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coot

[koot]
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noun
  1. any aquatic bird of the genus Fulica, as F. americana, of North America, and F. atra, of the Old World, characterized by lobate toes and short wings and tail.
  2. any of various other swimming or diving birds, especially the scoters.
  3. Informal. a foolish or crotchety person, especially one who is old.

Origin of coot

1250–1300; Middle English cote; cognate with Dutch koet
Dictionary.com Unabridged Based on the Random House Unabridged Dictionary, © Random House, Inc. 2018

Examples from the Web for coot

Historical Examples

  • Putt when Nature says "No further," then it is no coot snapping your fingers in her face.

    Strife (First Series Plays)

    John Galsworthy

  • He's as lonely as a coot; it's a thousand pities he ever lost his wife.

    Saint's Progress

    John Galsworthy

  • I hear the noise of a coot proceeding from the reeds of a pond.

  • Vit smoking, no; you cannot smok vat is coot; it is all pad togeder.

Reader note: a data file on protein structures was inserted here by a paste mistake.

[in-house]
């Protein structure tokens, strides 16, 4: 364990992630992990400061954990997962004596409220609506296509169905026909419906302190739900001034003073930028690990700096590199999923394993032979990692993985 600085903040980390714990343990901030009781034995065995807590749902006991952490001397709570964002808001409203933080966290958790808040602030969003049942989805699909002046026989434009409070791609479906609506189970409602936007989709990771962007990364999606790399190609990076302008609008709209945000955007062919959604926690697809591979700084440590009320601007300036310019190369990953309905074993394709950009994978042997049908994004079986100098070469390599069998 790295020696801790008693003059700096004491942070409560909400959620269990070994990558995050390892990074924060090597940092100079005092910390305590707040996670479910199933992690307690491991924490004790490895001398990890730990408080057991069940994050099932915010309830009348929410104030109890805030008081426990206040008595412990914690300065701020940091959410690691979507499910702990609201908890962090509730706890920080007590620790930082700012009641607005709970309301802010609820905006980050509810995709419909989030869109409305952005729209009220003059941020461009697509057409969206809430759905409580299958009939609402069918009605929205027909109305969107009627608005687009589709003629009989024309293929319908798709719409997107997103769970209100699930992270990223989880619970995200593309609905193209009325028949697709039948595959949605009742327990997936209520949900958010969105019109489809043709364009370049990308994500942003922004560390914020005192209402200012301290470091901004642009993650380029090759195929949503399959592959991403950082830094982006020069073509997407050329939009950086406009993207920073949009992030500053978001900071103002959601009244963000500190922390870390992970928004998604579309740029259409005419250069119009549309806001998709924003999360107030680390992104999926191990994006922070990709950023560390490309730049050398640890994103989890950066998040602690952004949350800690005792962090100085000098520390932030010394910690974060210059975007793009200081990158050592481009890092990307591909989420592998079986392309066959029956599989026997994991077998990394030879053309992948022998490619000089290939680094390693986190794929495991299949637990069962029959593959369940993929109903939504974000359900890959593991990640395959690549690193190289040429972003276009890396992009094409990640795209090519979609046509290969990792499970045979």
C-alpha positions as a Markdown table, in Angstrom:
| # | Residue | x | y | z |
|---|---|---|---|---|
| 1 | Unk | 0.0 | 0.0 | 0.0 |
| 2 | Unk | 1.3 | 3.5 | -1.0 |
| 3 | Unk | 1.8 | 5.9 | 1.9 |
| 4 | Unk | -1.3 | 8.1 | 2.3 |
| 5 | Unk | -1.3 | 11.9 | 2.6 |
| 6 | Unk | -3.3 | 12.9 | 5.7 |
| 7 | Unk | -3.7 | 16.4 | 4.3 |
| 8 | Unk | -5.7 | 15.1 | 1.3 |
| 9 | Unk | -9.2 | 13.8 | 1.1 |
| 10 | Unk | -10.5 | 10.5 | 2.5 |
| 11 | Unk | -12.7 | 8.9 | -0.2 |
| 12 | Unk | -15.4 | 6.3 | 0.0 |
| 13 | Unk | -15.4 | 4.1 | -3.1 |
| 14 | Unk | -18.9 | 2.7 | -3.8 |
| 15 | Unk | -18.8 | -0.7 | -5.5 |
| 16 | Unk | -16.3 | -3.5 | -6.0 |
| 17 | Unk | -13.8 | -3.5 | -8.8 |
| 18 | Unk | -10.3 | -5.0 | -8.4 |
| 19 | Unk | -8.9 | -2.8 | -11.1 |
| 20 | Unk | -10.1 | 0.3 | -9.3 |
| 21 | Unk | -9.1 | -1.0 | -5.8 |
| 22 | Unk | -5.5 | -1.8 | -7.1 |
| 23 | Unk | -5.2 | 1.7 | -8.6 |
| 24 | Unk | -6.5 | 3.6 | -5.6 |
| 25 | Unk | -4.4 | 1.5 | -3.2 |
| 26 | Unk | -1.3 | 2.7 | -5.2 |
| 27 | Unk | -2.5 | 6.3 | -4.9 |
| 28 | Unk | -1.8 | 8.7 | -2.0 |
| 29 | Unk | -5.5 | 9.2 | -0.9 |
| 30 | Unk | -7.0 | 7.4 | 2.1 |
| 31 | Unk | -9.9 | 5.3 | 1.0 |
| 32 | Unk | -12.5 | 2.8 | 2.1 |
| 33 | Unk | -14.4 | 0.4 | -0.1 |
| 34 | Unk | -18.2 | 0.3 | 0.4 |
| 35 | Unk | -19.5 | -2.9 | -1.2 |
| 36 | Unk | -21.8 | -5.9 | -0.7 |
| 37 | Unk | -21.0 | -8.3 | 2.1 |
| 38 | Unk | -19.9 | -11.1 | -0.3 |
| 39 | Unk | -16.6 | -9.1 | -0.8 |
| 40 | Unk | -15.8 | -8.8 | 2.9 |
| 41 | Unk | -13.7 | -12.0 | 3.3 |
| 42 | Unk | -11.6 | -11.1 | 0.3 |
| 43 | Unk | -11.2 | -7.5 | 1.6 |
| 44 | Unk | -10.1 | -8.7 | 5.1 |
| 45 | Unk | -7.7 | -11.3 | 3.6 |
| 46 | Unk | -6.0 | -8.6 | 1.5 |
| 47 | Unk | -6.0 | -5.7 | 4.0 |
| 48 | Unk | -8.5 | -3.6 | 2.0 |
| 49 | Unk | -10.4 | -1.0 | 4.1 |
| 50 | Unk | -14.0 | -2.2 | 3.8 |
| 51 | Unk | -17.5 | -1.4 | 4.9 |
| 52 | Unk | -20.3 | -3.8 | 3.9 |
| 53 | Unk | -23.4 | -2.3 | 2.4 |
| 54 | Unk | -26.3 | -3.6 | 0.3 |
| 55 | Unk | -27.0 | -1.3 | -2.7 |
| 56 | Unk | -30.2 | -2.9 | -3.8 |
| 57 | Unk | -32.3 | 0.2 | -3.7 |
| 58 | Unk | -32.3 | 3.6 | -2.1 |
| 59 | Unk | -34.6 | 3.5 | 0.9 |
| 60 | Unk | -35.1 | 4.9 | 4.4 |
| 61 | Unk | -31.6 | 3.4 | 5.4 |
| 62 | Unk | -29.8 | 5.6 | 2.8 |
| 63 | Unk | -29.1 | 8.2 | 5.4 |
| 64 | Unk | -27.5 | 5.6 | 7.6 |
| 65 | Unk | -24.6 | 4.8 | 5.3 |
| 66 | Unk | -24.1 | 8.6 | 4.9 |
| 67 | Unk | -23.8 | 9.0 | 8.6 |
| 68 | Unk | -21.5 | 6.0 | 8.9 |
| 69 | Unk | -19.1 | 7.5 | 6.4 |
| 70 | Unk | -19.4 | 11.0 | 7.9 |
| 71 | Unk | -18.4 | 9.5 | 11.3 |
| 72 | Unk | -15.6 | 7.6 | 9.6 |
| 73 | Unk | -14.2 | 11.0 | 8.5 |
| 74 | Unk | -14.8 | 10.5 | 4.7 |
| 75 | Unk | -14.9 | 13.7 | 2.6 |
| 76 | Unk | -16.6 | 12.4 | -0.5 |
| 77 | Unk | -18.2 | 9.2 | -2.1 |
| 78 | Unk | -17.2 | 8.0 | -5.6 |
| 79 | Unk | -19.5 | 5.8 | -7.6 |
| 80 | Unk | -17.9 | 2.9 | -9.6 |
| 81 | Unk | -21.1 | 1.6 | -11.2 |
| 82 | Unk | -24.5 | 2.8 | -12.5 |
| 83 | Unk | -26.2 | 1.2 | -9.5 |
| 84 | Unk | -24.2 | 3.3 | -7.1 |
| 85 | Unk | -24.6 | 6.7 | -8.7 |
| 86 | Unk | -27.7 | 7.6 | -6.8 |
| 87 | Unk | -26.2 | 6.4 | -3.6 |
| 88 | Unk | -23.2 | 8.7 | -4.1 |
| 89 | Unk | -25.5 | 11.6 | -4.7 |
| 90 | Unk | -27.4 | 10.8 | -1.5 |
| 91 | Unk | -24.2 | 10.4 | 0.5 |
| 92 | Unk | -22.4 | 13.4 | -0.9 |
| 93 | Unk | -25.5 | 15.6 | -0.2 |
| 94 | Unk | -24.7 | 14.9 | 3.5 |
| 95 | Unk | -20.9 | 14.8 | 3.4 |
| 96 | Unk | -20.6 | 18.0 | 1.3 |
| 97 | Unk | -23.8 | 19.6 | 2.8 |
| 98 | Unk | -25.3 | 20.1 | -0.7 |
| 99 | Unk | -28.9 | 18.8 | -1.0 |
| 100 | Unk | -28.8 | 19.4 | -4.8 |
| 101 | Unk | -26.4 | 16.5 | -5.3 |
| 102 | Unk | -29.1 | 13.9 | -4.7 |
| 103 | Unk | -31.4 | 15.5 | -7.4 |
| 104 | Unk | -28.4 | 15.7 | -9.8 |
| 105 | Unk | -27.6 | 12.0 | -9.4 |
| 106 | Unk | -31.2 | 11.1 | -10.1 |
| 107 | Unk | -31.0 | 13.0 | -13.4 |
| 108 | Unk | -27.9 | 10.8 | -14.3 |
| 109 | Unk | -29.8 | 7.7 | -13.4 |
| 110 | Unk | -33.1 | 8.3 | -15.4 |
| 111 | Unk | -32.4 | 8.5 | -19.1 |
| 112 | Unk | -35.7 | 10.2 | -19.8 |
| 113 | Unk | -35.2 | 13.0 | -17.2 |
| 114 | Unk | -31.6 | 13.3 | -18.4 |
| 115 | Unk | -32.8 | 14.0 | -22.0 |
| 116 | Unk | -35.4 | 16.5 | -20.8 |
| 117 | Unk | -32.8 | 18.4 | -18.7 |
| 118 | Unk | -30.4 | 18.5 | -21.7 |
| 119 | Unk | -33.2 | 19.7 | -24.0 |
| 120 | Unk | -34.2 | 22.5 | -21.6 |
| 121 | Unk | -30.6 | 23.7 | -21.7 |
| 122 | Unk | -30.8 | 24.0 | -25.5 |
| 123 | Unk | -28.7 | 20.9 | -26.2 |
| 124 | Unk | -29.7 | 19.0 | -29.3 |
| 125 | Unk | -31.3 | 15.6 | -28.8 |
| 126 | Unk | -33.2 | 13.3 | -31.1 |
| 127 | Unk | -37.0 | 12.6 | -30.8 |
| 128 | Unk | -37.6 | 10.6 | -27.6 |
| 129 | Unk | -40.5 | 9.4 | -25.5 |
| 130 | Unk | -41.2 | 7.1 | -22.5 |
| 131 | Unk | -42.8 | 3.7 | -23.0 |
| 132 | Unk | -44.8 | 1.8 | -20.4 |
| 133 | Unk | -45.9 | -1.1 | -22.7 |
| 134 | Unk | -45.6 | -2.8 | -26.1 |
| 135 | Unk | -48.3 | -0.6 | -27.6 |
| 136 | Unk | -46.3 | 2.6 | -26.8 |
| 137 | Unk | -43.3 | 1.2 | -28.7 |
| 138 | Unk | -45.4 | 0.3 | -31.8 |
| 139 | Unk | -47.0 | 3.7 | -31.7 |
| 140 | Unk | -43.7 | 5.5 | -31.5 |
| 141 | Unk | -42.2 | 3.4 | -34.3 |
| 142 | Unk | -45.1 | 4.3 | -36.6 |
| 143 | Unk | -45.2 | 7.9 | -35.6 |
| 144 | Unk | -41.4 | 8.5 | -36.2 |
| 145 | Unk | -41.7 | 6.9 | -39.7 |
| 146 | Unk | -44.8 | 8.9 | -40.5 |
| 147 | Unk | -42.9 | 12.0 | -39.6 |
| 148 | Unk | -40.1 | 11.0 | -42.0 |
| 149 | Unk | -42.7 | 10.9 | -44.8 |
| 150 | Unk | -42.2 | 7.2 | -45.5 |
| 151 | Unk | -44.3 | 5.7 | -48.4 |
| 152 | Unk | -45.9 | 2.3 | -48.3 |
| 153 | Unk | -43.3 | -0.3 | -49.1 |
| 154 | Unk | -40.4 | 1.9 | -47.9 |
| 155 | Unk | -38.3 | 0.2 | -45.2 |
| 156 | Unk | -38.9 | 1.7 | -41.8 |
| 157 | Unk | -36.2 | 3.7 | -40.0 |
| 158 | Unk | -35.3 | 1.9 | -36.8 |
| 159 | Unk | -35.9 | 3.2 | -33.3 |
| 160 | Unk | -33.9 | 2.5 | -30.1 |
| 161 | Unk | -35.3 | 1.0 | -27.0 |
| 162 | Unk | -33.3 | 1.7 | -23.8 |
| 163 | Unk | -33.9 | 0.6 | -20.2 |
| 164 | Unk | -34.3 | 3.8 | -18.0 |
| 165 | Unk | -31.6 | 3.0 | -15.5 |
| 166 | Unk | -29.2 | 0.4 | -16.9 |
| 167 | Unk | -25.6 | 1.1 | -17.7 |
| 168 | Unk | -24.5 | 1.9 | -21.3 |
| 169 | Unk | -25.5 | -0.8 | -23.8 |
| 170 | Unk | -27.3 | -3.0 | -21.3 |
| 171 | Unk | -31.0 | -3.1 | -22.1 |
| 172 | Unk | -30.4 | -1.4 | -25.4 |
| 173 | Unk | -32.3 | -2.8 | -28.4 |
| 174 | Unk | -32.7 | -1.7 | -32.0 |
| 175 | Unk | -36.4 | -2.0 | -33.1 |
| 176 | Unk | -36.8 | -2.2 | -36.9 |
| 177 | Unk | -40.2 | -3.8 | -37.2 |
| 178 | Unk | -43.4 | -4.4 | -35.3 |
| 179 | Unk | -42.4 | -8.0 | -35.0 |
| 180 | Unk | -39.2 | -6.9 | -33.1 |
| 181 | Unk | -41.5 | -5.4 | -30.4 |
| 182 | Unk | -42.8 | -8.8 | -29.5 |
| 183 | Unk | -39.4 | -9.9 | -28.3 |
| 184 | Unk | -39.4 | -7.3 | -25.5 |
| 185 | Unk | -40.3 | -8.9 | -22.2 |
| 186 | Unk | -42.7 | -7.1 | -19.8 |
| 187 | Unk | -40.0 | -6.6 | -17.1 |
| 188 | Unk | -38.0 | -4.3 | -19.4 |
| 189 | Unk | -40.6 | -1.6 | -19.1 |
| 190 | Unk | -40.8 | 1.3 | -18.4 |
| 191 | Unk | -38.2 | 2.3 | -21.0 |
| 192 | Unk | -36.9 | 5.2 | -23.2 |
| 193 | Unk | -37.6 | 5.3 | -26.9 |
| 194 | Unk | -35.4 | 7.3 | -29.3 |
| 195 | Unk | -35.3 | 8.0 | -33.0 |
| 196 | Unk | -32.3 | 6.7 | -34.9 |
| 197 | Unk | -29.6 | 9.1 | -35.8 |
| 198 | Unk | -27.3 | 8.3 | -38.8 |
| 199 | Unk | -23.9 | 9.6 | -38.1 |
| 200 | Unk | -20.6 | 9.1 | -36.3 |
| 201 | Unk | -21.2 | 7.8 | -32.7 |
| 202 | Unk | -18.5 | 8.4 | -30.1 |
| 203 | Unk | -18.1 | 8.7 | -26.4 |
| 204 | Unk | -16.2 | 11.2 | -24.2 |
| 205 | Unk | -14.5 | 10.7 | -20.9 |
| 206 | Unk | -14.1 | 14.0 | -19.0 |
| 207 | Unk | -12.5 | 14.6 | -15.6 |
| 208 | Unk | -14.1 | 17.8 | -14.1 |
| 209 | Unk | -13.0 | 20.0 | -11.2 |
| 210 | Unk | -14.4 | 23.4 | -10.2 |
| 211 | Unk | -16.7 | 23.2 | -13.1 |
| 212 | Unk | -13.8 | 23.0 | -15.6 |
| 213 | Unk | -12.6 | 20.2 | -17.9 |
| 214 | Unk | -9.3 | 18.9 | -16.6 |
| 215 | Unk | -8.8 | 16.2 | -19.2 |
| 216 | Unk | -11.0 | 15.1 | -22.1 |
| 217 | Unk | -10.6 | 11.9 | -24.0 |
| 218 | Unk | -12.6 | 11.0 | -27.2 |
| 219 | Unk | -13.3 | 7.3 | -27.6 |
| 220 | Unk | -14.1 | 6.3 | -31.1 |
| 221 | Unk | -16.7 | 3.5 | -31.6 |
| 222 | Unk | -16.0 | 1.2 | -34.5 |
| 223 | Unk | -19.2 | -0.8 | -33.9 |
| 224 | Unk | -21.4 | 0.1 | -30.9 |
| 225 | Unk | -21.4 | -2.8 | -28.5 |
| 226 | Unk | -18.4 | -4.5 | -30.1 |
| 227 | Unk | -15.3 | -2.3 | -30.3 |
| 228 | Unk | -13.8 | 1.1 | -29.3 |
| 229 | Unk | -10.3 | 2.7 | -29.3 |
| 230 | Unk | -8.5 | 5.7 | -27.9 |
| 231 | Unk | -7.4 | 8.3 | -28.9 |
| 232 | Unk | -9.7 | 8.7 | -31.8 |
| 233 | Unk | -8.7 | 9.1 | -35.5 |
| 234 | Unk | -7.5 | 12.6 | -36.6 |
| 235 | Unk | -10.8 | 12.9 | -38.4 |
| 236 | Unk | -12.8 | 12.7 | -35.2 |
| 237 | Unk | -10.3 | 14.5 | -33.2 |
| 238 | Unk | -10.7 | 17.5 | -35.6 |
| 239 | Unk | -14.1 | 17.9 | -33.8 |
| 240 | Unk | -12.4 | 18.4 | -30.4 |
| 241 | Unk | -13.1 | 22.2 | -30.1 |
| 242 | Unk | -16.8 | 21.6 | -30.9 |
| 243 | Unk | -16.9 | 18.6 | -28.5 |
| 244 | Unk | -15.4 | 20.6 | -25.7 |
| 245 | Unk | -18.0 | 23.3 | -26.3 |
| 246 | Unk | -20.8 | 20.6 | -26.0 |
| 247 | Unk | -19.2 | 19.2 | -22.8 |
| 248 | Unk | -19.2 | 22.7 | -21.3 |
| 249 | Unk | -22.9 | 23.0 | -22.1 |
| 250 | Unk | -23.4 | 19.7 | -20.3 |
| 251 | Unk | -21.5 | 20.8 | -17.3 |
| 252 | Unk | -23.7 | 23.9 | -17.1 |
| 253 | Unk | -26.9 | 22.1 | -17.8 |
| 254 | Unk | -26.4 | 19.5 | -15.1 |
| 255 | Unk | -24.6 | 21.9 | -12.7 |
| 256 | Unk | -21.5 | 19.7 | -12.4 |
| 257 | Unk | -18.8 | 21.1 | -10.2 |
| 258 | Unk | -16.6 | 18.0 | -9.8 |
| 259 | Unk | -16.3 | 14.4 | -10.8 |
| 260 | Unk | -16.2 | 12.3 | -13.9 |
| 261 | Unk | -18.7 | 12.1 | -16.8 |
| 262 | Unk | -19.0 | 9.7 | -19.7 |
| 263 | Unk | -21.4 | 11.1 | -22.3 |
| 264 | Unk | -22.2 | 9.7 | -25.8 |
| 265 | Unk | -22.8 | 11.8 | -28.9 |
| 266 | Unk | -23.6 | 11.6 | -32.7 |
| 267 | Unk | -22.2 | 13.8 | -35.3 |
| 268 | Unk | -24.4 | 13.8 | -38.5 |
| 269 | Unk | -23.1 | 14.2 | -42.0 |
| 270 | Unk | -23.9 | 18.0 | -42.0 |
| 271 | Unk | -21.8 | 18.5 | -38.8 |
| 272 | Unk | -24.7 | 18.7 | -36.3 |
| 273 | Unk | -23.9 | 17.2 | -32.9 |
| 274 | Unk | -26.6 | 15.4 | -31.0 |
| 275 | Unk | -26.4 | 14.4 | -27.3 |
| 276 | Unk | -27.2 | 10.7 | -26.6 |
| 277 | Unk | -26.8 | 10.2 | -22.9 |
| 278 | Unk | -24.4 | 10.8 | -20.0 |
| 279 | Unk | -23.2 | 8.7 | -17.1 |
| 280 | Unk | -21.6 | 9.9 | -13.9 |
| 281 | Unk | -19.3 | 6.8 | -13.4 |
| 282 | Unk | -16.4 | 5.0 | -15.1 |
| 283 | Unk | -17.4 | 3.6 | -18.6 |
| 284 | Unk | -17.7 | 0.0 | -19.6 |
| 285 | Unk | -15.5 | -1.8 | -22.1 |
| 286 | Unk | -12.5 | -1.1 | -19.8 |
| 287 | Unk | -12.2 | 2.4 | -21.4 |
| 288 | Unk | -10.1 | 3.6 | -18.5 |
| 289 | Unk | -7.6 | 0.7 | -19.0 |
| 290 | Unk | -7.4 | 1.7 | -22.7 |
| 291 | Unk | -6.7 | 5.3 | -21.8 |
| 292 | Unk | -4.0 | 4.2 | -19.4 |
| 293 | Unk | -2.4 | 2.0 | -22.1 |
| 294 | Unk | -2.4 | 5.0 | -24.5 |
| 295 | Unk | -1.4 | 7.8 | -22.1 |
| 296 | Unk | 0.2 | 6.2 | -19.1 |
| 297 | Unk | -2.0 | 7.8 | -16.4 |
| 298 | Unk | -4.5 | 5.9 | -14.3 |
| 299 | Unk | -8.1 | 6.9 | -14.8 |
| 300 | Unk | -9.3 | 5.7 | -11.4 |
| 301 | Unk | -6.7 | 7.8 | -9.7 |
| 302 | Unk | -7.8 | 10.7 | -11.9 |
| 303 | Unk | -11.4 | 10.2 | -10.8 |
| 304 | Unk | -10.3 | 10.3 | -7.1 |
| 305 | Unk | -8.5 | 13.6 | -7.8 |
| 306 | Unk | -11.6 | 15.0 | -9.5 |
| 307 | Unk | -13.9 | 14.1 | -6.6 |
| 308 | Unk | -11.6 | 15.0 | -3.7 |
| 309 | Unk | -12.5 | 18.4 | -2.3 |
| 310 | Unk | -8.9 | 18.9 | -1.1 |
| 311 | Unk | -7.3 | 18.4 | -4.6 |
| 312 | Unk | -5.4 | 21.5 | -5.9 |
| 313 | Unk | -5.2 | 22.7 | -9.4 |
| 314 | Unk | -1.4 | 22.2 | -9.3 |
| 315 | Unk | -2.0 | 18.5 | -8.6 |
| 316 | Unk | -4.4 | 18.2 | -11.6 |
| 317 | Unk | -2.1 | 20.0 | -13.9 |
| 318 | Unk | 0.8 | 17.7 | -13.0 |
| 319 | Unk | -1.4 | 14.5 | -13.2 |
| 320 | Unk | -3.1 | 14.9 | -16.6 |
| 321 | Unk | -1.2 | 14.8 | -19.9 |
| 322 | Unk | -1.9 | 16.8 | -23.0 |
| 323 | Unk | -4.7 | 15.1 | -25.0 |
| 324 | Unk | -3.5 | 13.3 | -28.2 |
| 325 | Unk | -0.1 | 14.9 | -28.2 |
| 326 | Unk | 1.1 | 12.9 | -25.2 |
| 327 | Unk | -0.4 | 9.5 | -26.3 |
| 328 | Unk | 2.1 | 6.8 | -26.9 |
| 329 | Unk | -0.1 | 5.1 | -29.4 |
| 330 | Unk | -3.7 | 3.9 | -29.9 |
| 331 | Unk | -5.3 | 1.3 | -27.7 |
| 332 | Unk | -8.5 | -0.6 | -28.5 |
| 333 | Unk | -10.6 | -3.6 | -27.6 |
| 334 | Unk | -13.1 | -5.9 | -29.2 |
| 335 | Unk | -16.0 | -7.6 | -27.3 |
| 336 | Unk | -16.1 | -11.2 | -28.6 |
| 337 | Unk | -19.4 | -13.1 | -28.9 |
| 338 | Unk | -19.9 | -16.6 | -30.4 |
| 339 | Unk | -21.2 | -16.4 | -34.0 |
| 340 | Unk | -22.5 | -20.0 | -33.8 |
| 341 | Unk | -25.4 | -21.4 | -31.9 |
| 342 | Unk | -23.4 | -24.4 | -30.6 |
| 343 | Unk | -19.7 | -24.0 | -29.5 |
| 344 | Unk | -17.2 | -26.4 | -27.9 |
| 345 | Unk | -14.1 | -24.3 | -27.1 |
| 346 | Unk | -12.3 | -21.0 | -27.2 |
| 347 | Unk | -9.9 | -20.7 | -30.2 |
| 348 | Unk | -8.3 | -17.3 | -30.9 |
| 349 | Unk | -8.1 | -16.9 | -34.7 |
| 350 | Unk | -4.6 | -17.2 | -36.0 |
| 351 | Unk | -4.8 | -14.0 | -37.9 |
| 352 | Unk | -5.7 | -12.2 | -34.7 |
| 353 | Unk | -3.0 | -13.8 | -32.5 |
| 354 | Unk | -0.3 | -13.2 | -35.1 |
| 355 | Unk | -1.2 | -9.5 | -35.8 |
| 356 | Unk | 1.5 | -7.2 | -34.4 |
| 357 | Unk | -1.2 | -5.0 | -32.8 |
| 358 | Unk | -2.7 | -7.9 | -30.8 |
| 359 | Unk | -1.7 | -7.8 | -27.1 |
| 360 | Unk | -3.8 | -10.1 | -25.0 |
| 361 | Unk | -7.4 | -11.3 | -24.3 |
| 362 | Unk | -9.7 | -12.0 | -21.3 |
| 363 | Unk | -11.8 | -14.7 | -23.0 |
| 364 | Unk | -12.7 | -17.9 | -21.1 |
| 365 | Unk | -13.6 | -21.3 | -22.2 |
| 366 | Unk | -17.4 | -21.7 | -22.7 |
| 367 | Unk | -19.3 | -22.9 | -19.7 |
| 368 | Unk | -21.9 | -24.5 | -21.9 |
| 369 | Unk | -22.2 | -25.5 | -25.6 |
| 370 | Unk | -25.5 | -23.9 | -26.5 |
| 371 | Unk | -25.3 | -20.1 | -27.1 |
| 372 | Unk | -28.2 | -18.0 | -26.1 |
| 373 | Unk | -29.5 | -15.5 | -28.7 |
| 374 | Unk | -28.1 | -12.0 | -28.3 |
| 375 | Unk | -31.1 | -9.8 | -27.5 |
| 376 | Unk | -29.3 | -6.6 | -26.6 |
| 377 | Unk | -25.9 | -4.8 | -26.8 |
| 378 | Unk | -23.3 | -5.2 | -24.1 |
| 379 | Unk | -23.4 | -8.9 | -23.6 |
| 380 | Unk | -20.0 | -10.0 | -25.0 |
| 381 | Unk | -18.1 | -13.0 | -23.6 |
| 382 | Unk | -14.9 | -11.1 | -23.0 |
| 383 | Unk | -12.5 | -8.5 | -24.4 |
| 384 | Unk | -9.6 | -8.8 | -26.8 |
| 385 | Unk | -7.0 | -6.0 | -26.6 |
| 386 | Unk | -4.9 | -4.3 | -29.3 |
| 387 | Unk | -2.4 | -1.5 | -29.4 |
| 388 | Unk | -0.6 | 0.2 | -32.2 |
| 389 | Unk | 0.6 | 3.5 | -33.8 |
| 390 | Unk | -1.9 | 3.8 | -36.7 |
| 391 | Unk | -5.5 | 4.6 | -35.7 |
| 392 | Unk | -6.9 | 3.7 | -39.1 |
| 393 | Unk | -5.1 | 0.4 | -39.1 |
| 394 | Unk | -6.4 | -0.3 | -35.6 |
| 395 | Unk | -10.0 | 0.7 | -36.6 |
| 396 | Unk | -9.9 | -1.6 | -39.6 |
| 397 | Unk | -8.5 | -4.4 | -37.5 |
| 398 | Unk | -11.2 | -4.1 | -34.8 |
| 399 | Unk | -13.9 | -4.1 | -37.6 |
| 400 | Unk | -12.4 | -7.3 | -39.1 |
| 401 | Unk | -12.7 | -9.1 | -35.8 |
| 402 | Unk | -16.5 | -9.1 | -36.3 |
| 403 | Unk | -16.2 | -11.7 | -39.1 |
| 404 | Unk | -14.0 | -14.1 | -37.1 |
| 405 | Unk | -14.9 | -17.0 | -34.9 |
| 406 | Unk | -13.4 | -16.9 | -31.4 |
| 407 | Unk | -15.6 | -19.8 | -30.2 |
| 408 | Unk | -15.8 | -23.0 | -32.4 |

The Red Man's Revenge

    R.M. Ballantyne

  • “Dinna lat him coot it off, Meester Stevey, sir,” he whispered.

    Steve Young

    George Manville Fenn


British Dictionary definitions for coot

coot

noun
  1. any aquatic bird of the genus Fulica, esp F. atra of Europe and Asia, having lobed toes, dark plumage, and a white bill with a frontal shield: family Rallidae (rails, crakes, etc)
  2. a foolish person, esp an old man (often in the phrase old coot)

Word Origin

C14: probably from Low German; compare Dutch koet
Collins English Dictionary - Complete & Unabridged 2012 Digital Edition © William Collins Sons & Co. Ltd. 1979, 1986 © HarperCollins Publishers 1998, 2000, 2003, 2005, 2006, 2007, 2009, 2012

Word Origin and History for coot

n.

c.1300, cote, used for various water fowl (now limited to Fulica atra and, in North America, F. americana), of uncertain origin. Cf. Dutch meercoet "lake coot." Meaning "silly person, fool" is attested from 1766.

Online Etymology Dictionary, © 2010 Douglas Harper